House Majority Whip James Clyburn on Thursday slammed Attorney General William Barr for comparing coronavirus lockdowns in the US to slavery, saying the comments are “the most ridiculous, tone-deaf, God-awful thing I’ve ever heard.”
“You know, I think that that statement by Mr. Barr was the most ridiculous, tone-deaf, God-awful thing I’ve ever heard,” Clyburn, the No. 3 Democrat in the House and its highest-ranking Black member, told CNN’s John Berman on “New Day.” “It is incredible that (the) chief law enforcement officer in this country would equate human bondage to expert advice to save lives. Slavery was not about saving lives, it was about devaluing lives.”
Barr made the comparison during an event at Hillsdale College Wednesday after he was asked to explain the “constitutional hurdles for forbidding a church from meeting during Covid-19.”
“You know, putting a national lockdown, stay at home orders, is like house arrest. Other than slavery, which was a different kind of restraint, this is the greatest intrusion on civil liberties in American history,” Barr said as a round of applause came from the crowd.
The comparison from Barr stands out for its unique absurdity given both the history of slavery and the present reality of public health struggles to contain coronavirus. The lockdowns — which were implemented by states, not the federal government, early in the pandemic — aimed to save lives in the absence of a national robust testing and tracing system to contain the spread of the virus. Slavery was the systemic degradation, kidnapping and torture of human beings legally treated as property for centuries.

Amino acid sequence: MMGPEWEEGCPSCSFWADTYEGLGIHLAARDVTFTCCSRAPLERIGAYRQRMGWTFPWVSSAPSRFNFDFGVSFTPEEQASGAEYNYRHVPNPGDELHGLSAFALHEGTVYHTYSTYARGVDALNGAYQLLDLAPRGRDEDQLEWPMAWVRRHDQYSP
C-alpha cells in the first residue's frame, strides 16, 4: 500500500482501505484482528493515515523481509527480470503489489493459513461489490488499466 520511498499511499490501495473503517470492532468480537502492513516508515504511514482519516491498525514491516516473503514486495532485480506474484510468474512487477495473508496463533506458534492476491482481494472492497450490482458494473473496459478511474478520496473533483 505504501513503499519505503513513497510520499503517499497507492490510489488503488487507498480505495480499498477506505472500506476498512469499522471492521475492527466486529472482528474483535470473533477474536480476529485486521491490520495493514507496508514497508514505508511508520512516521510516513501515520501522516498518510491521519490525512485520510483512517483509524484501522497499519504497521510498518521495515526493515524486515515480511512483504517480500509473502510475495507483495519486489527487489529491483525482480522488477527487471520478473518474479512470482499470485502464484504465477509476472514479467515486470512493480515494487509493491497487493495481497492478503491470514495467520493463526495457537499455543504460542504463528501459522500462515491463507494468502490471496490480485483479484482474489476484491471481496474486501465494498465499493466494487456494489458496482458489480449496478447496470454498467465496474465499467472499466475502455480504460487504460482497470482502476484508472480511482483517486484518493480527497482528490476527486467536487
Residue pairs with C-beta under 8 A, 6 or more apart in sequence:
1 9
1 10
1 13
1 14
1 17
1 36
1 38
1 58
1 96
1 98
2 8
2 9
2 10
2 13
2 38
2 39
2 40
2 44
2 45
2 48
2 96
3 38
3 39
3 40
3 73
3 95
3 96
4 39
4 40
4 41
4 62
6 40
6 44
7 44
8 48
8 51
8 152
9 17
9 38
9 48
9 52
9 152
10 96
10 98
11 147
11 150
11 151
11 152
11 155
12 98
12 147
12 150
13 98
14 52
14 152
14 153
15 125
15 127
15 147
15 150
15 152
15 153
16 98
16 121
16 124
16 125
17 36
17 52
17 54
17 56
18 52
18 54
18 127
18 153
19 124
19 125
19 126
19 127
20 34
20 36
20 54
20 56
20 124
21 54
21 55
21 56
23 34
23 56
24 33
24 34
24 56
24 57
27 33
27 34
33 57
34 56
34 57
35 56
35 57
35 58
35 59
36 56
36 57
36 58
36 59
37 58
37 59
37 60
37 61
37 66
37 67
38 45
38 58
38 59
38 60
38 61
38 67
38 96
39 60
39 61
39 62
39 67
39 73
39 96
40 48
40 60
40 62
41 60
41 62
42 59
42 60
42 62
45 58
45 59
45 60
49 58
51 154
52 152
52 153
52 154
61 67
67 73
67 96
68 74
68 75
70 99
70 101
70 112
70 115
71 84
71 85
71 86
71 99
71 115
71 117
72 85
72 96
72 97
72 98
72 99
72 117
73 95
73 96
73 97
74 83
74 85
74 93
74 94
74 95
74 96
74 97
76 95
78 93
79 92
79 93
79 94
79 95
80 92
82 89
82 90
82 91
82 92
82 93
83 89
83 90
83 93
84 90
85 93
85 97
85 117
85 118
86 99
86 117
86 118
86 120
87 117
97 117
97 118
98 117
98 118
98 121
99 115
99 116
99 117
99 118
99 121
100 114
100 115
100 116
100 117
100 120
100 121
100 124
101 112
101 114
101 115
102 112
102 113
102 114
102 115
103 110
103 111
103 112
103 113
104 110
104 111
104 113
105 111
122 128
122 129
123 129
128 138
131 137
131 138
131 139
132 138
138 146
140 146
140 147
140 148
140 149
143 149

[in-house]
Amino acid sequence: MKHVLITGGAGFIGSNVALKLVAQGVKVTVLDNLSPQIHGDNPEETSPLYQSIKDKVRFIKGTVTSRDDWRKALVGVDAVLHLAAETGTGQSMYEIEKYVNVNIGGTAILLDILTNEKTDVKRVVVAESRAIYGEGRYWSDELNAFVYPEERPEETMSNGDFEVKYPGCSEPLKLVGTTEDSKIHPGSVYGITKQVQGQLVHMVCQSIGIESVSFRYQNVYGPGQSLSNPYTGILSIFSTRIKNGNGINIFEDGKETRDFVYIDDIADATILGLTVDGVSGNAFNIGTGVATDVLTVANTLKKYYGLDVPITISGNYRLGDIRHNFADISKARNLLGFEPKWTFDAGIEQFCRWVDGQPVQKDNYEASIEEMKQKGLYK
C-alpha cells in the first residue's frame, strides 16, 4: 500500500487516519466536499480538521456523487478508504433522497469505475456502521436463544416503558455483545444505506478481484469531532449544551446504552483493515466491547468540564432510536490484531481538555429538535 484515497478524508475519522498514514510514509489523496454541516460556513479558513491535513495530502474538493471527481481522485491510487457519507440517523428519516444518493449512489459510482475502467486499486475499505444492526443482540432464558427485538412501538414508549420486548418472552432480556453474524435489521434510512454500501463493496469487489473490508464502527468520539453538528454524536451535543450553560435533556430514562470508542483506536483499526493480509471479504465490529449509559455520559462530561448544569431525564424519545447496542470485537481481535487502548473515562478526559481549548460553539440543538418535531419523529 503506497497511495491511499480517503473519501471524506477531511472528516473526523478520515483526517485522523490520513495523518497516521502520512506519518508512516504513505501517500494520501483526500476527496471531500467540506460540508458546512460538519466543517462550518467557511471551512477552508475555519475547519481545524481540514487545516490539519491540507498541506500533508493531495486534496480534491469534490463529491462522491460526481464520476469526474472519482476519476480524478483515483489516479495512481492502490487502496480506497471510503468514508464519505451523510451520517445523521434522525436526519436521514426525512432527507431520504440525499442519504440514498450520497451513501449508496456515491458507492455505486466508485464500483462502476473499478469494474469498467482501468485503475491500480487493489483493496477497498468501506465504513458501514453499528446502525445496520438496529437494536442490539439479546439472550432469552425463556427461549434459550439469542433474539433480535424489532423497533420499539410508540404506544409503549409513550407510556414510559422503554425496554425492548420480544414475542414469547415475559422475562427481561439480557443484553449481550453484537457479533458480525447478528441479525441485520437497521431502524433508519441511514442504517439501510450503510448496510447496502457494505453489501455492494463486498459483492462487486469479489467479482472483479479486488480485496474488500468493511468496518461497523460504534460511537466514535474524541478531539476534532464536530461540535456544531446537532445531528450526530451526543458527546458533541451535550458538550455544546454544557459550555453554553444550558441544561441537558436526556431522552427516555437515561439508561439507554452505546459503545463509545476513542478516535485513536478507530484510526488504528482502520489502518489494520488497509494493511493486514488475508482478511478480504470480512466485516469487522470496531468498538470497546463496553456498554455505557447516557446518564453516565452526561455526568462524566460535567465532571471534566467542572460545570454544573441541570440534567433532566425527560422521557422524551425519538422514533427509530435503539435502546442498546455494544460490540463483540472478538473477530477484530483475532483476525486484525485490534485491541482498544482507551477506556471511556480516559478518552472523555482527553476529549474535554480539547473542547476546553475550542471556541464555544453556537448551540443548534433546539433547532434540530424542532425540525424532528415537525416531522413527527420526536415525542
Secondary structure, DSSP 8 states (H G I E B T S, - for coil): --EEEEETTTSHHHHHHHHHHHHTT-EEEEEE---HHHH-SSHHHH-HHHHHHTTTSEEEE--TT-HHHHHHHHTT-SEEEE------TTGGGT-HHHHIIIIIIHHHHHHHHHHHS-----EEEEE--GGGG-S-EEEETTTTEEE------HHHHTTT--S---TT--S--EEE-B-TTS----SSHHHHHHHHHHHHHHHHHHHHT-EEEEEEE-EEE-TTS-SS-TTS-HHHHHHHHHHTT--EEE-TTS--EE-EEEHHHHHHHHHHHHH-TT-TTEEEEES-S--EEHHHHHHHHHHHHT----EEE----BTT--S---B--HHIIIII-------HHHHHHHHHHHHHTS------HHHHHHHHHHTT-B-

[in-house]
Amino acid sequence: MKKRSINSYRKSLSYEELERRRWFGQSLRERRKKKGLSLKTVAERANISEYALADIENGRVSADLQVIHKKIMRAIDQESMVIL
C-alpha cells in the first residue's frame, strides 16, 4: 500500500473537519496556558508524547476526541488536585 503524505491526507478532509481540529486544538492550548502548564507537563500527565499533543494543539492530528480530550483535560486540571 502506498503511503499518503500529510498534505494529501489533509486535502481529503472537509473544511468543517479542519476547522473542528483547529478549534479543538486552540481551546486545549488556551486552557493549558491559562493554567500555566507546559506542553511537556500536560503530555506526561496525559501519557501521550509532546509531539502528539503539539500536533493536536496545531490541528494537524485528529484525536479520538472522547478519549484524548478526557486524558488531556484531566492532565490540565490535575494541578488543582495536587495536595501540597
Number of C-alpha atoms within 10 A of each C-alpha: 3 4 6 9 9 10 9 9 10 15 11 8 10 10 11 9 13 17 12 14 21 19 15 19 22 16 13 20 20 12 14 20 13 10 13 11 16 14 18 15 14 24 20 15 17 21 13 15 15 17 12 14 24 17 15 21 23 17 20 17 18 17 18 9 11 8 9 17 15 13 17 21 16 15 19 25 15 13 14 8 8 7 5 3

Three influential Senate Republicans also weighed in on the matter Thursday, with two of them offering a more muted criticism of Barr’s remarks, while another backed the attorney general outright.
“I don’t think that’s the analogy I would use,” Senate Judiciary Chairman Lindsey Graham told CNN. “I think what he’s trying to say is that … it’s been tough. We’ve had to shelter-in-place, our lifestyles has changed dramatically.”
“But no, I wouldn’t compare it to slavery — probably the only thing it compares to is (the flu pandemic of) 1918,” added Graham, who represents South Carolina.
Republican Texas Sen. John Cornyn, who sits on the judiciary committee, similarly said he wouldn’t have used the same words as Barr, but noted he believes “some of the lockdowns have been arbitrary and inconsistent, and I think there are civil liberty concerns.”
Sen. Ted Cruz, however, had no issue with Barr’s comments, saying that the lockdowns have had “no precedent in modern times.” The Texas Republican added, “Washington Democrats have advocated massive and draconian shutdowns for political reasons not driven by medical science but their partisan desire to defeat the President in November.”
Clyburn, who represents South Carolina, also went on to blast President Donald Trump during his interview, saying both he and Barr are “absolutely tone-deaf to what it takes to be great leaders. They are driving this country into a direction that no one ever thought they would see in our lifetime.”
Clyburn also criticized Trump over his handling of the coronavirus pandemic, claiming that if his administration is “going about the business of doing what is necessary to protect the people of this great country, we would be beyond this pandemic by now.”
“It would have been great if we had a national lockdown, so that people’s lives would be saved, and our children will be going on with their lives today, as they should be. But that is just what we’re up against here,” he said, referring to Trump’s opposition earlier this year to a strict nationwide lockdown.
This story has been updated to include comments from Republican lawmakers on Barr’s remarks.